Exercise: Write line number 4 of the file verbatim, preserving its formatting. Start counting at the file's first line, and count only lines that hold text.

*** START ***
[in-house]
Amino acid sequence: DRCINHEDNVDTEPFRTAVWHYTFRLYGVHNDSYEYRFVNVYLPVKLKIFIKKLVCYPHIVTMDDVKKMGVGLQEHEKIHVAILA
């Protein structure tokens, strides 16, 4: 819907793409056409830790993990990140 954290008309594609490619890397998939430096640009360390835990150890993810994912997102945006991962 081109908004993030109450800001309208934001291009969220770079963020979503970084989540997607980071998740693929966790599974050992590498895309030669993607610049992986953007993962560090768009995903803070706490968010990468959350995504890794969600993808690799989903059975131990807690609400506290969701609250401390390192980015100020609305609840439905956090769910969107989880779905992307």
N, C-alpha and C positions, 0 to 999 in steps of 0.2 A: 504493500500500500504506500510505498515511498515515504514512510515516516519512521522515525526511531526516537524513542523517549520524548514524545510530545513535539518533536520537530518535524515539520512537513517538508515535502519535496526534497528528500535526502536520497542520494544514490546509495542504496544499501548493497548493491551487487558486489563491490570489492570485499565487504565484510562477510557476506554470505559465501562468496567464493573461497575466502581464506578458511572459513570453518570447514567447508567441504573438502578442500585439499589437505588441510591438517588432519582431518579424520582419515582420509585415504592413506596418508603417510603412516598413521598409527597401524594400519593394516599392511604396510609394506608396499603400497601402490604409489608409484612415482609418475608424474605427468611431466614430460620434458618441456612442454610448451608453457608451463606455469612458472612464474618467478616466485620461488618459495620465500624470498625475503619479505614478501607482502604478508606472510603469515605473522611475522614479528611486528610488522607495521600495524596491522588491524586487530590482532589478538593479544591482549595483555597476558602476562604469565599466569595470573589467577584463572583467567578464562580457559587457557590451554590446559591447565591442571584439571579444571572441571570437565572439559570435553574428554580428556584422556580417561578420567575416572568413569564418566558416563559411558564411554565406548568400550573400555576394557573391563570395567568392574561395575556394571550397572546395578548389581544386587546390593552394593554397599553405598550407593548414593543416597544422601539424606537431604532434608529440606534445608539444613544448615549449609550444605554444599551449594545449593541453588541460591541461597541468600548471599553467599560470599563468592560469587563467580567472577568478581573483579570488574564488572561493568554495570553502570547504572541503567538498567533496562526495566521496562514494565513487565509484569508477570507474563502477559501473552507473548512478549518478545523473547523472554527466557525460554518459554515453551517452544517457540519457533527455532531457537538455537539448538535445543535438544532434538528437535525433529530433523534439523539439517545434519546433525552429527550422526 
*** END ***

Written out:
N, C-alpha and C positions, 0 to 999 in steps of 0.2 A: 504493500500500500504506500510505498515511498515515504514512510515516516519512521522515525526511531526516537524513542523517549520524548514524545510530545513535539518533536520537530518535524515539520512537513517538508515535502519535496526534497528528500535526502536520497542520494544514490546509495542504496544499501548493497548493491551487487558486489563491490570489492570485499565487504565484510562477510557476506554470505559465501562468496567464493573461497575466502581464506578458511572459513570453518570447514567447508567441504573438502578442500585439499589437505588441510591438517588432519582431518579424520582419515582420509585415504592413506596418508603417510603412516598413521598409527597401524594400519593394516599392511604396510609394506608396499603400497601402490604409489608409484612415482609418475608424474605427468611431466614430460620434458618441456612442454610448451608453457608451463606455469612458472612464474618467478616466485620461488618459495620465500624470498625475503619479505614478501607482502604478508606472510603469515605473522611475522614479528611486528610488522607495521600495524596491522588491524586487530590482532589478538593479544591482549595483555597476558602476562604469565599466569595470573589467577584463572583467567578464562580457559587457557590451554590446559591447565591442571584439571579444571572441571570437565572439559570435553574428554580428556584422556580417561578420567575416572568413569564418566558416563559411558564411554565406548568400550573400555576394557573391563570395567568392574561395575556394571550397572546395578548389581544386587546390593552394593554397599553405598550407593548414593543416597544422601539424606537431604532434608529440606534445608539444613544448615549449609550444605554444599551449594545449593541453588541460591541461597541468600548471599553467599560470599563468592560469587563467580567472577568478581573483579570488574564488572561493568554495570553502570547504572541503567538498567533496562526495566521496562514494565513487565509484569508477570507474563502477559501473552507473548512478549518478545523473547523472554527466557525460554518459554515453551517452544517457540519457533527455532531457537538455537539448538535445543535438544532434538528437535525433529530433523534439523539439517545434519546433525552429527550422526 